Continue along Orpheus Drive, and as you approach the motorway interchange keep an eye out for the path the starts on the right, helping you avoid the on-ramp. Pass the historic Aotea Sea Scouts building, which started its life in 1911 as the Manukau Yacht and Motor Boat clubhouse. The path then runs alongside the very busy Onehunga Harbour Drive, which is major part of the Onehunga motorway interchange. Take care across the wide vehicle entrance to the old Onehunga Wharf, now used as a busy truck depot. After a slight uphill, giving views over the old wharf you'll come to junction, and the end of this ride. You can either head south over the high level Mangere Bridge, cross the road & head towards Onehunga (though cycleway soons runs out) or continue west for 4km along the Manukau Harbour along the Waikaraka Cycleway, which takes you through to Hugo Johnstone Drive in Penrose.

 
South Western Cycleway heads over the ra
 

Connections

The South Western Cycleway connects to a range of other cycleways across Auckland.

  • At Point Chevalier you can head off along the North Western cycleway, and go west to Westgate, or east to the City Centre.

  • From the bridge across the railway, you can continue straight for only 700m and you'll be in Avondale where you can stop for a coffee at Browne Street, or turn left onto Crayford Street & catch a Western Line train.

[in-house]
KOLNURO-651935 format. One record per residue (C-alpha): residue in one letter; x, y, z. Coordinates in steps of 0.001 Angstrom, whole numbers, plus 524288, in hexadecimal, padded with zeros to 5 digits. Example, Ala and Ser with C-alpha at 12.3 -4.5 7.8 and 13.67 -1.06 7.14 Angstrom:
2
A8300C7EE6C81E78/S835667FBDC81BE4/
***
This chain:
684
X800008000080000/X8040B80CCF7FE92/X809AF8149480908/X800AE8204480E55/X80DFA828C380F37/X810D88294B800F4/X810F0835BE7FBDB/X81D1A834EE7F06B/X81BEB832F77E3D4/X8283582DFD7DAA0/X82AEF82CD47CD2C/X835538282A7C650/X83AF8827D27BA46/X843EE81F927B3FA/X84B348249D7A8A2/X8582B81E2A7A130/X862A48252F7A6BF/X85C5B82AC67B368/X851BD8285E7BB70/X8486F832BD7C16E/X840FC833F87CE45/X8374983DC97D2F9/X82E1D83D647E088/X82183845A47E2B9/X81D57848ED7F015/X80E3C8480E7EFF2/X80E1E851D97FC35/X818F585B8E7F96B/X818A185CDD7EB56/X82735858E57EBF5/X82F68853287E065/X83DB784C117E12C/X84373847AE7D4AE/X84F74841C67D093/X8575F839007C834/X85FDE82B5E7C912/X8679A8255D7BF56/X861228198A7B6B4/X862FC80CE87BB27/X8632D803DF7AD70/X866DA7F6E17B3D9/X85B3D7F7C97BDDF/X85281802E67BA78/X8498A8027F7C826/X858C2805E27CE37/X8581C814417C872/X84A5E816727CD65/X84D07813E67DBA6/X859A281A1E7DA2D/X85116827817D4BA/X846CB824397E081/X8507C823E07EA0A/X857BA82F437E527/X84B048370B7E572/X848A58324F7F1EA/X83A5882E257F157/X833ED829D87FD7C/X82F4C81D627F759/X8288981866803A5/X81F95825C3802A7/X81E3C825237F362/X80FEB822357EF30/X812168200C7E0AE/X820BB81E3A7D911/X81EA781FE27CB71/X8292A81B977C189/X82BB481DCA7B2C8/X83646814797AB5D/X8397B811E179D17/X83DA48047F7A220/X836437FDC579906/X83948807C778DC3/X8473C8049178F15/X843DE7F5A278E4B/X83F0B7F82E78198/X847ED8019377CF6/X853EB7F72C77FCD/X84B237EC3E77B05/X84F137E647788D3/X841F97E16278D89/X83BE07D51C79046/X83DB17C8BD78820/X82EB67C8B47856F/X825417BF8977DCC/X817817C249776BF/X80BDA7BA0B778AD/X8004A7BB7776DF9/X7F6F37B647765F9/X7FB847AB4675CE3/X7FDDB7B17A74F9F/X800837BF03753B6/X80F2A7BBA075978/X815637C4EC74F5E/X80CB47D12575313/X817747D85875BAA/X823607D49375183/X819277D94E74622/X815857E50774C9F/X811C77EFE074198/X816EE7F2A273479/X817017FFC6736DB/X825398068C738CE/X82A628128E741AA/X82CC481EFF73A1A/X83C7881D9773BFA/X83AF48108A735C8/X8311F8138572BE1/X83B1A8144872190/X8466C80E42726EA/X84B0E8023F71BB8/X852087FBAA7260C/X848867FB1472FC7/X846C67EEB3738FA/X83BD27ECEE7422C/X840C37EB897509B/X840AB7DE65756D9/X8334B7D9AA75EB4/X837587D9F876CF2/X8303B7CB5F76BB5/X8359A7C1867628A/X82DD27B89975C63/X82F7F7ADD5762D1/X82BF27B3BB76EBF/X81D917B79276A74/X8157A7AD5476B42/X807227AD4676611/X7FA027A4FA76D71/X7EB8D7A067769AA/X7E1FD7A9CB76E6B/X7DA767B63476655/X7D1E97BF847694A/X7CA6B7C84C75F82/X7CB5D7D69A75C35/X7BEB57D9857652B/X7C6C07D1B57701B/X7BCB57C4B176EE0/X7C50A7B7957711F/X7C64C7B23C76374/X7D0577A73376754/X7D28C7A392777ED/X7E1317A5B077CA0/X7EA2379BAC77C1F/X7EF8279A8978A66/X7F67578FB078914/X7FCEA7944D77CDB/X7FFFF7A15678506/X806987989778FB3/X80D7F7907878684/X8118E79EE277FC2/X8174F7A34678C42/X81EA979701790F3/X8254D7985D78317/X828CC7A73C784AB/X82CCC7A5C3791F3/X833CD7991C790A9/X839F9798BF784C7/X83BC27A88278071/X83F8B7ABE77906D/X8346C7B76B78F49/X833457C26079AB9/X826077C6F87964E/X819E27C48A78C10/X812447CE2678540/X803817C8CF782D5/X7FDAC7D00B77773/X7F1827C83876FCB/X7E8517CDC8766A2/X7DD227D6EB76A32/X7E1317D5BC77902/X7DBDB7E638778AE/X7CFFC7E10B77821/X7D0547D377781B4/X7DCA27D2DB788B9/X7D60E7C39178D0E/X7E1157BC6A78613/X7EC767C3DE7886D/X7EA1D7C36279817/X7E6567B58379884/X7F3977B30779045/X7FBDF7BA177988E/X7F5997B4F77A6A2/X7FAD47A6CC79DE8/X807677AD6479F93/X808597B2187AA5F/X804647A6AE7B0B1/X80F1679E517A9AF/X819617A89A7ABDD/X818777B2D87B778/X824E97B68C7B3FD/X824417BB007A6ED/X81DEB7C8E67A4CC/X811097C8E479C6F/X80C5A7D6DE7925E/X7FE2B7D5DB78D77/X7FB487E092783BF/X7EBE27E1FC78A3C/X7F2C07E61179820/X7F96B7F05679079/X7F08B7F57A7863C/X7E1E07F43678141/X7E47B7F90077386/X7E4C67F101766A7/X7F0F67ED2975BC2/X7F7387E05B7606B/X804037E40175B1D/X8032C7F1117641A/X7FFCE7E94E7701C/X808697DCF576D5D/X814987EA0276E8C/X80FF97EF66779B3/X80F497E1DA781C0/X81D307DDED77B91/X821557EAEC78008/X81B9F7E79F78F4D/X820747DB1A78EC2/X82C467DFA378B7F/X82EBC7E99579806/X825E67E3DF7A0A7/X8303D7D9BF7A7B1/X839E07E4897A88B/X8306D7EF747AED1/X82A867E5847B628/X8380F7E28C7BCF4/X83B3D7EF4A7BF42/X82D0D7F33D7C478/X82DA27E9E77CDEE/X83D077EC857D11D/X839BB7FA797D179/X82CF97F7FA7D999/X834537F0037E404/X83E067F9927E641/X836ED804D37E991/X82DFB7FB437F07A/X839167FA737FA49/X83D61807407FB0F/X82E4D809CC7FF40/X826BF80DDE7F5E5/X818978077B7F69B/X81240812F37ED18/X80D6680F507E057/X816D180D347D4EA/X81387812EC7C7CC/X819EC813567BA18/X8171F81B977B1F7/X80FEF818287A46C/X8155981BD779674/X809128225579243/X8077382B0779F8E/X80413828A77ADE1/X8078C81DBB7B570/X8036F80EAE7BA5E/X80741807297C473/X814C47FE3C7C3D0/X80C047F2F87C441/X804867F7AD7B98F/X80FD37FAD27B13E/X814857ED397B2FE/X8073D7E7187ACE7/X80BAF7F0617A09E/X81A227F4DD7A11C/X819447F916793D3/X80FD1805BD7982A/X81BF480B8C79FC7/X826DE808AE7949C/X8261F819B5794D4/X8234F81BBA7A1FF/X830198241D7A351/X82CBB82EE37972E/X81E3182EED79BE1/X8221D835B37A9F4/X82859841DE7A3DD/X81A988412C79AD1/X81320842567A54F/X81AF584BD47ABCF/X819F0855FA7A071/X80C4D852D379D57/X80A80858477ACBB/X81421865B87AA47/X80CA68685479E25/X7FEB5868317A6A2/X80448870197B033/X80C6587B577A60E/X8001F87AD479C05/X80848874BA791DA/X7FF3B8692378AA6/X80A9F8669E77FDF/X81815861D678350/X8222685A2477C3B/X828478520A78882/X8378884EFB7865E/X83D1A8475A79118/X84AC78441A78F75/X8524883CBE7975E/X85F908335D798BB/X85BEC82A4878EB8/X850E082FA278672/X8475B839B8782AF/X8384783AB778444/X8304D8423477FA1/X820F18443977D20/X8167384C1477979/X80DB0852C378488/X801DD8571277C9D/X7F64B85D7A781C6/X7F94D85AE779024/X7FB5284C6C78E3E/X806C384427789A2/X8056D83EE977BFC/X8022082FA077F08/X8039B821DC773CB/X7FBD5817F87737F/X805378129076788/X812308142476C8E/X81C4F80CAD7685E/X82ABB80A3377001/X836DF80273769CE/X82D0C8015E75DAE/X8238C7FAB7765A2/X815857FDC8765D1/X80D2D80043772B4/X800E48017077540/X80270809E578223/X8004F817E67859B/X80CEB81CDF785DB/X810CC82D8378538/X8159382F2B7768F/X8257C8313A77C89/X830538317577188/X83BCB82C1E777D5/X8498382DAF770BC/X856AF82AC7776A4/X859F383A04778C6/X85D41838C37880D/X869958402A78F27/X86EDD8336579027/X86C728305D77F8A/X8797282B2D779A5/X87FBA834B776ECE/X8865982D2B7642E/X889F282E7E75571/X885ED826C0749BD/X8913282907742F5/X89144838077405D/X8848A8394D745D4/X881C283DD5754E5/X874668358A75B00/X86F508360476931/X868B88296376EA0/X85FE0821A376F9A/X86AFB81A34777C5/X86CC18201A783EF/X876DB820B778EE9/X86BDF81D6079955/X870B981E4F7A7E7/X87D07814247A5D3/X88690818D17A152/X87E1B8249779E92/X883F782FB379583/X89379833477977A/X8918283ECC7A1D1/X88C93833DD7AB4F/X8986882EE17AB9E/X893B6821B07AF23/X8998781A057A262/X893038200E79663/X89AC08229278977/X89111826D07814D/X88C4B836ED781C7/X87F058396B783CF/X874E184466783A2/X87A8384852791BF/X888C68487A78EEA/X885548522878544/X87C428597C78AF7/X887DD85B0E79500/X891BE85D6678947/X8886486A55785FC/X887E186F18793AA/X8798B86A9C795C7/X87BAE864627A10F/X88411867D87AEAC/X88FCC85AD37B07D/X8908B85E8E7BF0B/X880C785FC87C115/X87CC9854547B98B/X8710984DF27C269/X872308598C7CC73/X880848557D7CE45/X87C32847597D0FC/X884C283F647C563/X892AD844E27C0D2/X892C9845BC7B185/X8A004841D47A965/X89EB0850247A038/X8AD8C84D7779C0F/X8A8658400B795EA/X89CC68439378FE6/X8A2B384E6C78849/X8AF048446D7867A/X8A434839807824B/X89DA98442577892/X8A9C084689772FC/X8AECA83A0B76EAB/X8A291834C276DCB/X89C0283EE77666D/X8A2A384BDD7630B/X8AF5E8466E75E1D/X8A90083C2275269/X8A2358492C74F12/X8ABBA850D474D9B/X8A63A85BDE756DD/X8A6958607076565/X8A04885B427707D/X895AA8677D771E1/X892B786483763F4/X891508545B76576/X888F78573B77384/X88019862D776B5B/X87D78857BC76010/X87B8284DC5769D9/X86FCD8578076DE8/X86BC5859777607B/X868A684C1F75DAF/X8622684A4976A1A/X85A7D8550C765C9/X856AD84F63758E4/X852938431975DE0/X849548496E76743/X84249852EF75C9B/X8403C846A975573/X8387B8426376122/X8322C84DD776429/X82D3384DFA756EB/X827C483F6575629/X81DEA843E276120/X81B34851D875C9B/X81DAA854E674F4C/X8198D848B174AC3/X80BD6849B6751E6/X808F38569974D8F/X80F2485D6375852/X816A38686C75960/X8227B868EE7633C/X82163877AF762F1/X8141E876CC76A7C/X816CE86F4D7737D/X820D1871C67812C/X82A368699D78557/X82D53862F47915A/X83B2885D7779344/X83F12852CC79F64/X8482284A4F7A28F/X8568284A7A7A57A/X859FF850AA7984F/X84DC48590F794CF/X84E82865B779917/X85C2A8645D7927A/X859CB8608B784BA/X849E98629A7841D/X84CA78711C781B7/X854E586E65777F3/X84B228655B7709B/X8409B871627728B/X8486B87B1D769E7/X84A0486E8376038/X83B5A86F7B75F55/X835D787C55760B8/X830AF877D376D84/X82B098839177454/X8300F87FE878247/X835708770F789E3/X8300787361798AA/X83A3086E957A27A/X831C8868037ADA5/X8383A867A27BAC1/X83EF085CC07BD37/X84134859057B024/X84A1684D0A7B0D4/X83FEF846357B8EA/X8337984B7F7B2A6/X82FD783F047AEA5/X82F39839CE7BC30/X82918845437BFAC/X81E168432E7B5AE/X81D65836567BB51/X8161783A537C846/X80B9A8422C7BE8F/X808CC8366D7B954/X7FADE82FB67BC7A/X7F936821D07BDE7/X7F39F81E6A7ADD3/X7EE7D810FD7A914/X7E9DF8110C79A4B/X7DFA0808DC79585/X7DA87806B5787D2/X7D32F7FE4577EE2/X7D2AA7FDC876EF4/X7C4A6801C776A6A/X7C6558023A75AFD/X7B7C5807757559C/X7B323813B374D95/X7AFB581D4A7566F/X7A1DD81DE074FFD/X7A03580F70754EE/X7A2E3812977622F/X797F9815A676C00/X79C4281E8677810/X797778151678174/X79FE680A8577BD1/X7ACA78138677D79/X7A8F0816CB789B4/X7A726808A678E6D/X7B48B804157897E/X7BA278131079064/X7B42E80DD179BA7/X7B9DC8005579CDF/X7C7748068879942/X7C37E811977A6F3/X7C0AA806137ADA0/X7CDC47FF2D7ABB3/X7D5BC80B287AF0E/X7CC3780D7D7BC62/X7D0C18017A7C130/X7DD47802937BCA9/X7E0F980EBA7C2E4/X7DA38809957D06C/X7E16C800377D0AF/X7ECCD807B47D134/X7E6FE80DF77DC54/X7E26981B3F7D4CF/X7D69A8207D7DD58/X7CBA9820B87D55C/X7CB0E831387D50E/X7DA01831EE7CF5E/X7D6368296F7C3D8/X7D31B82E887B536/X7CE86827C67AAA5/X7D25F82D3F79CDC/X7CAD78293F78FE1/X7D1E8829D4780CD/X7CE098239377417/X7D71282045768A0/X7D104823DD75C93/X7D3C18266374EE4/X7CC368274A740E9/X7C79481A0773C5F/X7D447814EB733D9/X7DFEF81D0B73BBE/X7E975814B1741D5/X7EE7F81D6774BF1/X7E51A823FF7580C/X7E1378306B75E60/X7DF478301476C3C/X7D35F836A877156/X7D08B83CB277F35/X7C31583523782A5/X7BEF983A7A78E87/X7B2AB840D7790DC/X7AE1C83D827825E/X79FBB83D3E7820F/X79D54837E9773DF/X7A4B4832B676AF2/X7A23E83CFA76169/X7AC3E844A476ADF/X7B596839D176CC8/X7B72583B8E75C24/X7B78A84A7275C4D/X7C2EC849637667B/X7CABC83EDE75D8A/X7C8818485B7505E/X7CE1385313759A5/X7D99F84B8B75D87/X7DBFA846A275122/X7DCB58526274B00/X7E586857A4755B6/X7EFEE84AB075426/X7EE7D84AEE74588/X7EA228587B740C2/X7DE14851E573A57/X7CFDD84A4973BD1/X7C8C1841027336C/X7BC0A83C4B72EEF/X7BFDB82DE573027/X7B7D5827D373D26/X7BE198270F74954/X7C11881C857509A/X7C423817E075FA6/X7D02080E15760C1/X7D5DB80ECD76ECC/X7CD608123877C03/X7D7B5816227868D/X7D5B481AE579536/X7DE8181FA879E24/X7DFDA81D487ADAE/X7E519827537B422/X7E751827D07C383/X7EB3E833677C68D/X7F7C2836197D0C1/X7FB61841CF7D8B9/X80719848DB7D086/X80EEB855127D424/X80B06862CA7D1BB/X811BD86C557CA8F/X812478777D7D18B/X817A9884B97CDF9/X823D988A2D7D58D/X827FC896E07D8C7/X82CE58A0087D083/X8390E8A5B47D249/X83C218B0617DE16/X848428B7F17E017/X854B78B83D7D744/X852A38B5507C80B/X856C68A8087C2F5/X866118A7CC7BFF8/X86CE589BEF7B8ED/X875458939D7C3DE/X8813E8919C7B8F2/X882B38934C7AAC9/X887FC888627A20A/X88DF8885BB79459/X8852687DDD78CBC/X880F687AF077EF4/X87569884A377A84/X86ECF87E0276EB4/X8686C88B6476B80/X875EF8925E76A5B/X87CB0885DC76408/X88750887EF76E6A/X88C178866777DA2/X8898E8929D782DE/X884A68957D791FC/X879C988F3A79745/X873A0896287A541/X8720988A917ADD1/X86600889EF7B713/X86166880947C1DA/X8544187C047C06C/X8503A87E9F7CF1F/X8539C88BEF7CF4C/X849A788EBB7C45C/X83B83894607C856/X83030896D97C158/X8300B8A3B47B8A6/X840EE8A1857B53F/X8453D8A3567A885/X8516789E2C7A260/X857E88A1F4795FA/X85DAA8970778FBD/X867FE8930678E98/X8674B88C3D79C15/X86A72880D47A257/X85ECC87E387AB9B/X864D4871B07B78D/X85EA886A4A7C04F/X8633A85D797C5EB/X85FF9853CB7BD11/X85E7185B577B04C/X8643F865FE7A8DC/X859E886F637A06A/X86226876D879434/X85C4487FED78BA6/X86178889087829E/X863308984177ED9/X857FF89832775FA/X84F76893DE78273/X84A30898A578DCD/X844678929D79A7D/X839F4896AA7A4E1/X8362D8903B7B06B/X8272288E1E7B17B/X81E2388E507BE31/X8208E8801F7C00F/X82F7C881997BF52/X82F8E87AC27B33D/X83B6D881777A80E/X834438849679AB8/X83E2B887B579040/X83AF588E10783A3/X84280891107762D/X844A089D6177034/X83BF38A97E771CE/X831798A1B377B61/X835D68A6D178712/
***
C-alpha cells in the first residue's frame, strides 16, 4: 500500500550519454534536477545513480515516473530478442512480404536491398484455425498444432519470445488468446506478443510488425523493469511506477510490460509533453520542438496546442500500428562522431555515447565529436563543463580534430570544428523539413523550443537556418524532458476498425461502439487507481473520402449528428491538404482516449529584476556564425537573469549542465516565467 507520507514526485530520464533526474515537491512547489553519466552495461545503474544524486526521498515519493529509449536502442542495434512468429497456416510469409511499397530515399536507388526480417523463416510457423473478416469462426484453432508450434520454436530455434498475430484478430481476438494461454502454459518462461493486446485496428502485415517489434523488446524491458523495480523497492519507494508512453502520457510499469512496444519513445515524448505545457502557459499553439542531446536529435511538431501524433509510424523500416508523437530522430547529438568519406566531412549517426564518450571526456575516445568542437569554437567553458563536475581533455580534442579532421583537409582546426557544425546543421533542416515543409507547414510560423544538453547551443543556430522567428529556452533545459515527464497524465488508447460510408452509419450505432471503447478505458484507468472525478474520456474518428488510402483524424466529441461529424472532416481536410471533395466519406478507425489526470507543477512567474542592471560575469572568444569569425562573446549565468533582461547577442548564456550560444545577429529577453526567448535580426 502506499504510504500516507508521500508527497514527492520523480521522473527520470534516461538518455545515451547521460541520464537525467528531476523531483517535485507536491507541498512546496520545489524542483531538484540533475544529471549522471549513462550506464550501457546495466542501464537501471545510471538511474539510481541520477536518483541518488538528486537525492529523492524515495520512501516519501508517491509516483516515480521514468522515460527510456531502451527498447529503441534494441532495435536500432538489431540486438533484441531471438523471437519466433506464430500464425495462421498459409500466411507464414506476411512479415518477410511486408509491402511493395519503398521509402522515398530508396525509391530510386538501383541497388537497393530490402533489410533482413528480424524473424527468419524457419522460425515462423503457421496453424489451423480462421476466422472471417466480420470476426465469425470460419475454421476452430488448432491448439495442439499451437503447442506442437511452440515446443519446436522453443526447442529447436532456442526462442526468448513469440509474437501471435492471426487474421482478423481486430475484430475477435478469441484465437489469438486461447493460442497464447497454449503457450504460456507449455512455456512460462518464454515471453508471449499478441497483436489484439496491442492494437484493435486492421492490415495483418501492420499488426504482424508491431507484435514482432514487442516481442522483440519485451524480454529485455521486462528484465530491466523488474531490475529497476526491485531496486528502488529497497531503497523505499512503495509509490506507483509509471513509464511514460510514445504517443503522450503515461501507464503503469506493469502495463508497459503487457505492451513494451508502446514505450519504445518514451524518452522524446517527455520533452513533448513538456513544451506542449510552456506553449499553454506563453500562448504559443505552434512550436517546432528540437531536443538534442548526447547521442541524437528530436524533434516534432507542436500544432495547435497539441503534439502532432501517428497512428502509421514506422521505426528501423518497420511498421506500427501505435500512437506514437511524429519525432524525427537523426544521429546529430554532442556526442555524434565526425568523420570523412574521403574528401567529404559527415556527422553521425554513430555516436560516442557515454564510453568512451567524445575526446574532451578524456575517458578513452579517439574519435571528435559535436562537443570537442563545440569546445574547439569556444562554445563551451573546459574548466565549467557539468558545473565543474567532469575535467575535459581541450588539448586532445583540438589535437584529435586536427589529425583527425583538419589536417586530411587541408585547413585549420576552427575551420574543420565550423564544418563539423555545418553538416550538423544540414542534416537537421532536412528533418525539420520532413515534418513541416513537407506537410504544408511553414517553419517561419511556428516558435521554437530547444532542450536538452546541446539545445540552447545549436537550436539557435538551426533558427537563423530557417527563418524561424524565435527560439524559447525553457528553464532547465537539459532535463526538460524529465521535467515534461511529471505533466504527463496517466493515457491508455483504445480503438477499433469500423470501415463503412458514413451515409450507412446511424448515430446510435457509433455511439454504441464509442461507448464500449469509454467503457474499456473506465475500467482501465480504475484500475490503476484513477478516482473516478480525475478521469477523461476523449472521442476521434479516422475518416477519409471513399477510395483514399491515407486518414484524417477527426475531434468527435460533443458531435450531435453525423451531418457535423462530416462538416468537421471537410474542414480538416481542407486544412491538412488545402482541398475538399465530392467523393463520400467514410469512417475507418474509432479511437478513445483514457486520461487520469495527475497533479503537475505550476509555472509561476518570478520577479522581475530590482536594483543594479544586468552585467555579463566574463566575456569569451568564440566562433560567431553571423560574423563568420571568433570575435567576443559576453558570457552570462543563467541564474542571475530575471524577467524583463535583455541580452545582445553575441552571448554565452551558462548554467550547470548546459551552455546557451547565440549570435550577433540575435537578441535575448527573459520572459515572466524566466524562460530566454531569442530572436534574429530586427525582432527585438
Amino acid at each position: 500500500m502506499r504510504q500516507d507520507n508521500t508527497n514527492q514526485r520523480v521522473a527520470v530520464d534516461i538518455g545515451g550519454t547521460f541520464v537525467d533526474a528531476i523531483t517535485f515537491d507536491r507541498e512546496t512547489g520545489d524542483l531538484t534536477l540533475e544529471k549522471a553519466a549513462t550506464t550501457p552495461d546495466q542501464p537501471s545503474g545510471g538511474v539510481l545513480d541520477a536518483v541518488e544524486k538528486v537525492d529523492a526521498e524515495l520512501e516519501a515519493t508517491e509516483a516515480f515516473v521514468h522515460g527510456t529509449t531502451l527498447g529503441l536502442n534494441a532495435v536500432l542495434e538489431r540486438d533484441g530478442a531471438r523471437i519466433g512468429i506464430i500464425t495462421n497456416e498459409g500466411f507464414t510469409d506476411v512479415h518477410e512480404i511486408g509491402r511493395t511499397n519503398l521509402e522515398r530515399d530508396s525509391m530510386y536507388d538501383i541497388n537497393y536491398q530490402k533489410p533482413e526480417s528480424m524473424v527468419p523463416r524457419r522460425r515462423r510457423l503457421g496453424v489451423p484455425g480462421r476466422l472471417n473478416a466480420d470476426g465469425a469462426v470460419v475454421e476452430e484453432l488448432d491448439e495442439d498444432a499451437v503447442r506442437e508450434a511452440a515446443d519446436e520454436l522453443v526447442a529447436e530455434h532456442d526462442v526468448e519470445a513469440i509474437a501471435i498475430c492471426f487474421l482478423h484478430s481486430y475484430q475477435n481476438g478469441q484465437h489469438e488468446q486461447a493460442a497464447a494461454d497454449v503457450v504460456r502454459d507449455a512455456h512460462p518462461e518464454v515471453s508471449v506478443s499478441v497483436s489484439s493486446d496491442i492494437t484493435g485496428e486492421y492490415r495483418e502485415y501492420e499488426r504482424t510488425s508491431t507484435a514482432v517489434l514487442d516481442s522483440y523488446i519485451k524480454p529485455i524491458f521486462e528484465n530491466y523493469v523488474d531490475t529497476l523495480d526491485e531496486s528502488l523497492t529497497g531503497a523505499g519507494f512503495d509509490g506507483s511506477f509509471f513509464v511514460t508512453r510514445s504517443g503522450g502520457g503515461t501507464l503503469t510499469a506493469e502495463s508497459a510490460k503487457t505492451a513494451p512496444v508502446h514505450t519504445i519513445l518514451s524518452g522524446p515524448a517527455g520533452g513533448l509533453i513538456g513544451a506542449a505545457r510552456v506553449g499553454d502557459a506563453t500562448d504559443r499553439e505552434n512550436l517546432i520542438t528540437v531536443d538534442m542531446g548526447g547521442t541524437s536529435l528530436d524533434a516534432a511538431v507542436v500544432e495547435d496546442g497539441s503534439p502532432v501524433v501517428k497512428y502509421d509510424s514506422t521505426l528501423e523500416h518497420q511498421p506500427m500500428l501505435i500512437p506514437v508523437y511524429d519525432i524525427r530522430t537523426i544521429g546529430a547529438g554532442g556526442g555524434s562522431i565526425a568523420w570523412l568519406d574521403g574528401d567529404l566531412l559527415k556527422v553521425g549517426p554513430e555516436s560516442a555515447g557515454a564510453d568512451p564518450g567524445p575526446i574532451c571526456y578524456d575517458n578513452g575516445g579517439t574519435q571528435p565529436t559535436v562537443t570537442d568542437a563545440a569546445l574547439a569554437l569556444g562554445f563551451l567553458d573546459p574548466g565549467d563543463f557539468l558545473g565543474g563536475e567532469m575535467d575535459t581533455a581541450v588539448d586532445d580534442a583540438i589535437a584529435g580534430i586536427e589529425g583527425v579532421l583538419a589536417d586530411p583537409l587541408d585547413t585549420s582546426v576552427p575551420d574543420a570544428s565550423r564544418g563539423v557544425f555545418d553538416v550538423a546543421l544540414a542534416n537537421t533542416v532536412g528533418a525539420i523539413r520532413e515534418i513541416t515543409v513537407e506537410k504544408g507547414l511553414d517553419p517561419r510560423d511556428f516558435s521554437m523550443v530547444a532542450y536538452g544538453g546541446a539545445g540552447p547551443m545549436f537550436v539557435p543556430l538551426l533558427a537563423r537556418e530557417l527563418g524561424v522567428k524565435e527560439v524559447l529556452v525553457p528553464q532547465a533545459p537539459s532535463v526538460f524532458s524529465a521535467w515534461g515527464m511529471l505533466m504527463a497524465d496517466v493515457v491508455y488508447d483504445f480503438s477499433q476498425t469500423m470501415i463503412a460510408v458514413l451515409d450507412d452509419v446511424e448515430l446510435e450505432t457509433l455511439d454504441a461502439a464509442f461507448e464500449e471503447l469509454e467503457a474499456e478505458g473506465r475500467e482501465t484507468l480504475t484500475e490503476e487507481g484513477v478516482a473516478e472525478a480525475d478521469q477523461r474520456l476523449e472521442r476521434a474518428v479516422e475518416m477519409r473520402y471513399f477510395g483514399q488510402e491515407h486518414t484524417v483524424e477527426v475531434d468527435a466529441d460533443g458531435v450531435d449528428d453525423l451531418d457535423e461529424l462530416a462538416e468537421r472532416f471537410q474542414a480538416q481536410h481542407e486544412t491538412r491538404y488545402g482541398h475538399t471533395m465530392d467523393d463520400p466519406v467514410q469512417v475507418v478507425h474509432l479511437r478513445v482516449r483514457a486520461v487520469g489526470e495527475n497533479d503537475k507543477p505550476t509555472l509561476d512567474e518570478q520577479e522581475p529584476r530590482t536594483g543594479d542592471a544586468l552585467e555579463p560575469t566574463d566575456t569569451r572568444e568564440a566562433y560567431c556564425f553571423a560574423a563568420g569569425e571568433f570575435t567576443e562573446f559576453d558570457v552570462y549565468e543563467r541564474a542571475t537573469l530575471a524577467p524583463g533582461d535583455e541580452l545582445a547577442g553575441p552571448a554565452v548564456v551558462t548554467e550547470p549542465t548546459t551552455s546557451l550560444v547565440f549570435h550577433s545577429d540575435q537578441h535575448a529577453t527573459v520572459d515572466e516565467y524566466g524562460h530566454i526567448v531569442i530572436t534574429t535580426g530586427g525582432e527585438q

• At the Te Whitinga arch bridge you can join the wonderful Te Auaunga Awa path, which follows Oakley Creek, and joins back to the South Western cycleway just after Keith Hay Park.

 
Taumanu Reserve
 

Stops along the way.

The main downside of the Northwestern Cycleway is the limited number of stopping places along the way. However there are few places to stop along the way.

  • At Carrington Road, Point Chevalier town centre is just around the corner, which has a range of cafes, eating places and bars.

  • For a coffee, stay on the north side of the railway at the bridge by Pak'n'Save you can continue straight for only 700m and you'll be in Avondale where you can stop for a coffee at Browne Street, which you'll see on your left as you ride down Rosebank Road.

  • If you're after a unique lunch or dinner, cross the cycling bridge 400m east of Maioro Street, which will take you to Stoddard Road. Continue 300 right & you'll find Des Traditions and Baklawa Cafe, both serving delicious & affordable middle eastern food.

  • For those with a sweet tooth Bluebell's Cakery is just 100m south of the cycleway at Hillsborough Road.

  • Onehunga is 500m past the end of the cycleway. Here you find a full range of bars (try Good Home or Brothers Onehunga which are closest), cafes and cheap eats. 

  • Taumanu Reserve is at the Onehunga end of the cycleway, which is a beach suitable for swimming (check Safeswim), as well as having loving spots for picnics with beautiful views over the Manukau Harbour.